Leaders should find and tell stories to help their people understand the concrete actions needed to get a job done, enact a business value or even implement a strategy. Stories are our user manuals for life.
There’s a tendency, however, for leaders to find and tell the big stories in the business—it’s human nature. For example, we did some work for one of the national supermarket chains and they wanted to embed the principle “take me, show me.” This simply means if a shopper asks, for example, what aisle the tofu is in, rather than quoting an aisle number they would take the shopper to where the product is located.
They started collecting stories and were so excited to find this one: an elderly gentlemen, who visits the supermarket regularly and knows the staff, falls over, hits his head and falls unconscious. The employees find his home address in his wallet and as he is taken to the hospital they drive to his home to let his wife know what happened and then they take her to the hospital. The employee stays with the wife until they are certain everything is OK.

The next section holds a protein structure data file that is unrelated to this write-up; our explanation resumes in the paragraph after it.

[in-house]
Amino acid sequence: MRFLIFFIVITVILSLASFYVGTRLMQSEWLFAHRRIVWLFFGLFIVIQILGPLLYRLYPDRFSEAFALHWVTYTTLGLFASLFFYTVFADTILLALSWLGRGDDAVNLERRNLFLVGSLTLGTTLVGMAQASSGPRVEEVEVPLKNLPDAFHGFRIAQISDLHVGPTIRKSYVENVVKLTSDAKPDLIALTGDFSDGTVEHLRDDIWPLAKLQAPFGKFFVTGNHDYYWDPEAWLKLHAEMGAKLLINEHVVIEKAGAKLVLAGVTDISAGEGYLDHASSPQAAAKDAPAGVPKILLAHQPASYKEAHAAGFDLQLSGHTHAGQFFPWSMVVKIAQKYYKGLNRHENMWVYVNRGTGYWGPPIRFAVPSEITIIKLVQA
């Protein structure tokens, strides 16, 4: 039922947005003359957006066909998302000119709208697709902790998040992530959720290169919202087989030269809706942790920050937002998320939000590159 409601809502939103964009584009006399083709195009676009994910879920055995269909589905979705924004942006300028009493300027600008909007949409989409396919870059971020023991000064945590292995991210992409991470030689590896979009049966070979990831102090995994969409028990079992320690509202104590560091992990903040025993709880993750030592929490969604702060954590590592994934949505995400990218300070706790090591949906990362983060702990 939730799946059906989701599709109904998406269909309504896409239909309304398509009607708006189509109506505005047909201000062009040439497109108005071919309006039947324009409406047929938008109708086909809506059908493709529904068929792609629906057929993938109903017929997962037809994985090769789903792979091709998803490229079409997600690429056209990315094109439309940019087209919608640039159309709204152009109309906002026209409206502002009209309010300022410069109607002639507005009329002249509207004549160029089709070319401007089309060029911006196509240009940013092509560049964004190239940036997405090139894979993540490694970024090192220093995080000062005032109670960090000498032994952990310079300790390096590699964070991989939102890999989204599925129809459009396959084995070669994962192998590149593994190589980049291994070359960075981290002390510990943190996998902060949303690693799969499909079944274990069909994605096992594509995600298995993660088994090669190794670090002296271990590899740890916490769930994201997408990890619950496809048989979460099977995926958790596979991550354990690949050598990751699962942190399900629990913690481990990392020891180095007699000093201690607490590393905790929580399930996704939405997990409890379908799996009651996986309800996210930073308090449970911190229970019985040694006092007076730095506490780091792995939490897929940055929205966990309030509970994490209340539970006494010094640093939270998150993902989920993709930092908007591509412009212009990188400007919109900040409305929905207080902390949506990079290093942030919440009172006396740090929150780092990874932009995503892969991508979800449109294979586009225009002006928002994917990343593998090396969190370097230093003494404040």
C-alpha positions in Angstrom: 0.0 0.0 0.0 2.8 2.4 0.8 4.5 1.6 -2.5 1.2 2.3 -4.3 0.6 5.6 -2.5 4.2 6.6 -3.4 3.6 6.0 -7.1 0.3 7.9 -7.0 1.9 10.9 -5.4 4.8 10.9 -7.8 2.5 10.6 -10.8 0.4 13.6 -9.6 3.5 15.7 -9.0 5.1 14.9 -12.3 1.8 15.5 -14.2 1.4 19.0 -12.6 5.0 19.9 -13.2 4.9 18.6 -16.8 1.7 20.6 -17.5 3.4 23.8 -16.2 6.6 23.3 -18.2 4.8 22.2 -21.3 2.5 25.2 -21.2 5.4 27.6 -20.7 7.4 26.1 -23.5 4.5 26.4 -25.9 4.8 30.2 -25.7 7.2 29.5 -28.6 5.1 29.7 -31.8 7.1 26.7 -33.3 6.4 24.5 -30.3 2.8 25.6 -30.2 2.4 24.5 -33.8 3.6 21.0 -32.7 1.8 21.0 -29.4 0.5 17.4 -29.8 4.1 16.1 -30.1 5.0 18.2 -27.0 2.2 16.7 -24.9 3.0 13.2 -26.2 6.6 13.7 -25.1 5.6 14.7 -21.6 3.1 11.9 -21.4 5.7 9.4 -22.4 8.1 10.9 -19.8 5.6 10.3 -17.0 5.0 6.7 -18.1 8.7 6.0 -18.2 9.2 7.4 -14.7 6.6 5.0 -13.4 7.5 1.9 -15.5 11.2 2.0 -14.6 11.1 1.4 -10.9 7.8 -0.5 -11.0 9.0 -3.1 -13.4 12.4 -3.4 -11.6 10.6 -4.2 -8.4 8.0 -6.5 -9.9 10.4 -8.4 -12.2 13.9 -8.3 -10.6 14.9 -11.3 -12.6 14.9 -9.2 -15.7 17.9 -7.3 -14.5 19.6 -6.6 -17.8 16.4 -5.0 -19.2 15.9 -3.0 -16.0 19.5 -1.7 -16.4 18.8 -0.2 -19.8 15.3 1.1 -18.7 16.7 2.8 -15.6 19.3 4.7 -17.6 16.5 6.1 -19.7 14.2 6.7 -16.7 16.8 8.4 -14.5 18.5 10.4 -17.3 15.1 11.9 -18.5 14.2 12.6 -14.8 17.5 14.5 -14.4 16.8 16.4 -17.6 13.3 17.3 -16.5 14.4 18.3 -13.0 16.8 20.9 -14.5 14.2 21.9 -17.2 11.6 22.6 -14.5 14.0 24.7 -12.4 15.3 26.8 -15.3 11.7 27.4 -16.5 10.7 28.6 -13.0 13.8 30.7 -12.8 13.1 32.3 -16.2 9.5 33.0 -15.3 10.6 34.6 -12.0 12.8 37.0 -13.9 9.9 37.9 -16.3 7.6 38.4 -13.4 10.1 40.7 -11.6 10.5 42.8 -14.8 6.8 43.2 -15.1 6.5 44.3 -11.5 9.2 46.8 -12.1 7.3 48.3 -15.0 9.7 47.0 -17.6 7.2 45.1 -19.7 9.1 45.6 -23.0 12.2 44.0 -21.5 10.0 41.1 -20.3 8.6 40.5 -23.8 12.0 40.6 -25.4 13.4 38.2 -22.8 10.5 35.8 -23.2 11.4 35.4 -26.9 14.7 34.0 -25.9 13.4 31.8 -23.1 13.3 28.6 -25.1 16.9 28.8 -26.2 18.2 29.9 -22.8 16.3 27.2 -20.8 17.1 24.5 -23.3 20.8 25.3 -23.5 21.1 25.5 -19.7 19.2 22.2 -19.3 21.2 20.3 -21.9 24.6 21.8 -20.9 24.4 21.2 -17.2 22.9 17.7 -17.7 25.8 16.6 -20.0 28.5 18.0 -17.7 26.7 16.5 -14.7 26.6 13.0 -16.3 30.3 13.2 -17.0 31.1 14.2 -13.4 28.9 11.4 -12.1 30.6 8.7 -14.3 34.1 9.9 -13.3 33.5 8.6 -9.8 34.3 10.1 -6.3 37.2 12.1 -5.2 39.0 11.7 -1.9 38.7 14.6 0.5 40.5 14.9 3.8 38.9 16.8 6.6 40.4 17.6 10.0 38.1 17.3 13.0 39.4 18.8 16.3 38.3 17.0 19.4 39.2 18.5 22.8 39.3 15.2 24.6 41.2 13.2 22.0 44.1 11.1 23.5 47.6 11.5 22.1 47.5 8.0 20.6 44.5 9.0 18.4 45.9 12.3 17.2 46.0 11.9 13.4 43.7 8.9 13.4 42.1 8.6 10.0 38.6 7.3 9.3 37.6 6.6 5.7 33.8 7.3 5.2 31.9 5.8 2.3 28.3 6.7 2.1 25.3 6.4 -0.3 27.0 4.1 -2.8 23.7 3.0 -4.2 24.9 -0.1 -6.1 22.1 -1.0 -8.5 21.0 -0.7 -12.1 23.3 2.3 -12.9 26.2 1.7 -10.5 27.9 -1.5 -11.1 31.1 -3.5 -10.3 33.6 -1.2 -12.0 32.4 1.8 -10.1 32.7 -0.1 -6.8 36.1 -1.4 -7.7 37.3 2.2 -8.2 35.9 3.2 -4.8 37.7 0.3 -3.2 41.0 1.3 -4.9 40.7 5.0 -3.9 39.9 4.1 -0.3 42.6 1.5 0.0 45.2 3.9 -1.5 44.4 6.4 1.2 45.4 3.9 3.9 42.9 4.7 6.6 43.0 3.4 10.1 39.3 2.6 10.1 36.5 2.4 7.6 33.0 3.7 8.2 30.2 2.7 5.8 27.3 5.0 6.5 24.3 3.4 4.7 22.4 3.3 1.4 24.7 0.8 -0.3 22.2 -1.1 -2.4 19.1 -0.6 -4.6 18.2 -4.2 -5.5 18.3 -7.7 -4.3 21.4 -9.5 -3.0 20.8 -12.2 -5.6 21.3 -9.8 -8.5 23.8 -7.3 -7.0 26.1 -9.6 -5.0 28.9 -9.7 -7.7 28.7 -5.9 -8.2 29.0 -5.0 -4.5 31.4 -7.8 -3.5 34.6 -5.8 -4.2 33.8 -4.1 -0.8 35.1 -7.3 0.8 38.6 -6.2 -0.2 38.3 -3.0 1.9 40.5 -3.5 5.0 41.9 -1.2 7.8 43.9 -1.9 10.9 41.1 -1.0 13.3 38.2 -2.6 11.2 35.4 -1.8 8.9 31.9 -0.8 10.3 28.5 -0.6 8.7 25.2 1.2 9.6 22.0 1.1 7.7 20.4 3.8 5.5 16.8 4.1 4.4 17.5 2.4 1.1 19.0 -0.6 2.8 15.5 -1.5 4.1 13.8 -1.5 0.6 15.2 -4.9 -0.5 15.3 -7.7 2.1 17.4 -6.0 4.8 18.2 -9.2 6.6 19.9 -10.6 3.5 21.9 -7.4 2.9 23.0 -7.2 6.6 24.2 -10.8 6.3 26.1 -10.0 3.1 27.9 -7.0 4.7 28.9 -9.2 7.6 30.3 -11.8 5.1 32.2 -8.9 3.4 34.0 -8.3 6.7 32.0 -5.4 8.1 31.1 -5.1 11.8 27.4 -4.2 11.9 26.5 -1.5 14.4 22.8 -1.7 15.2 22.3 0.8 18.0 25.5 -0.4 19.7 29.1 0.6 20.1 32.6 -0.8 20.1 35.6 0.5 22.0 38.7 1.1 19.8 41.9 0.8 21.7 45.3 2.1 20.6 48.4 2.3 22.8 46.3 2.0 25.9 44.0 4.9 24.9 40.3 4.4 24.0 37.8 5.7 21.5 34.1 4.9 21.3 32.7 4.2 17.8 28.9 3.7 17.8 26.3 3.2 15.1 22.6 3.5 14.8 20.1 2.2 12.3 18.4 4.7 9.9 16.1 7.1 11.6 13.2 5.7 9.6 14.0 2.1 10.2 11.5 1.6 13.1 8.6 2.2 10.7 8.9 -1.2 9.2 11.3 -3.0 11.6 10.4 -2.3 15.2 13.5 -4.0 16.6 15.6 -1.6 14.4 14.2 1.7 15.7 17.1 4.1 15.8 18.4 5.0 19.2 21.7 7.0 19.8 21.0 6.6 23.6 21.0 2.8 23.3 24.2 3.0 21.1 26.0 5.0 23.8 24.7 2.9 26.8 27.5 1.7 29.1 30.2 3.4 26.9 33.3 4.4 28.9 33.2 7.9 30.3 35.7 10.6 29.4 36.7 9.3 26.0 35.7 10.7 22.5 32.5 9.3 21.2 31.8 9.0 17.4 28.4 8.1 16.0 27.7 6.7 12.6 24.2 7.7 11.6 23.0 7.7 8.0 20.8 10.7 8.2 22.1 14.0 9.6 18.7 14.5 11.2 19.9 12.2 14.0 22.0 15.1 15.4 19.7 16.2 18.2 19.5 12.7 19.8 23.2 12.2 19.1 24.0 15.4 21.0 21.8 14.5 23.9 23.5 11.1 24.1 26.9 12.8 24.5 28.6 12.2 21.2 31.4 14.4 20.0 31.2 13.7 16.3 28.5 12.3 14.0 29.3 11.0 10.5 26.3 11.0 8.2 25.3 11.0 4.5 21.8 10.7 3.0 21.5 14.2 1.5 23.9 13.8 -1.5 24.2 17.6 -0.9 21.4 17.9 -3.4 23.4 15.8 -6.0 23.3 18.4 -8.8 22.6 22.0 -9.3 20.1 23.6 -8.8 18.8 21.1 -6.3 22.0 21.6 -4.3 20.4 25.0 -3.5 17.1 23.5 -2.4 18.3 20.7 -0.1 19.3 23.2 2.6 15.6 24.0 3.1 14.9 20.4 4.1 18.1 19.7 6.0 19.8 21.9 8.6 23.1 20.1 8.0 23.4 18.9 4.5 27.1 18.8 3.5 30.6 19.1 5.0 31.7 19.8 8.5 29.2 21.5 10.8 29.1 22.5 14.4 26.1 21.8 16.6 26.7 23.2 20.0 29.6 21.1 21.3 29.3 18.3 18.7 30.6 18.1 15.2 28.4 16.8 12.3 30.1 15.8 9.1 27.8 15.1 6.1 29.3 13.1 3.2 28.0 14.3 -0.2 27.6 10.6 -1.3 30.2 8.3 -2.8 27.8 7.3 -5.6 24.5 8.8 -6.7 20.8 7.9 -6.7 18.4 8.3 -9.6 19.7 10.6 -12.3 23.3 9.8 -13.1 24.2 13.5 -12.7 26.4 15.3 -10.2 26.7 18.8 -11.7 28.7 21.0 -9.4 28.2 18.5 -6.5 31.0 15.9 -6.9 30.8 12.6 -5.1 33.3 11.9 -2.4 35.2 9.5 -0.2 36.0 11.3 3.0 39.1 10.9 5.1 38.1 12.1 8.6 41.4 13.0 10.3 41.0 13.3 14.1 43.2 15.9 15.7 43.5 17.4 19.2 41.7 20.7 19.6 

Great customer service, right. But how often does this happen? I would say, very rarely. And does it help embed “take me, show me”?
The supermarket accident incident is an example of a story that has low frequency and high impact, but overly focusing on it probably isn’t helping you achieve your business outcome of embedding the principle of “take me, show me.”
A better strategy is to find and tell the many smaller stories that are happening every day. For example, as the store manager you see David in aisle 23 being asked by a shopper where a product is. David is busy packing shelves but he steps down from his ladder, and with a smile, casually escorts the customer to the product. So now the store manager is talking to Gerry in aisle 12 and mentions what he just saw David did (i.e.., he tells the story) and how much he appreciates this behaviour. And of course, during the day he pops on over to David and praises him for his customer service.
If the store manager tells the many small yet regularly occurring stories, each with a similar theme or message, a larger story emerges in the workplace that is the sum total of these many small stories. Employees start to see the evidence that this is how things work around here. Robert Cialdini’s concept of social proof is triggered and people will begin the adopt this behaviour: it’s what everyone else is doing.
Thanks to Kevin for the terrific conversation that sparked this post and for Daryl’s sketches.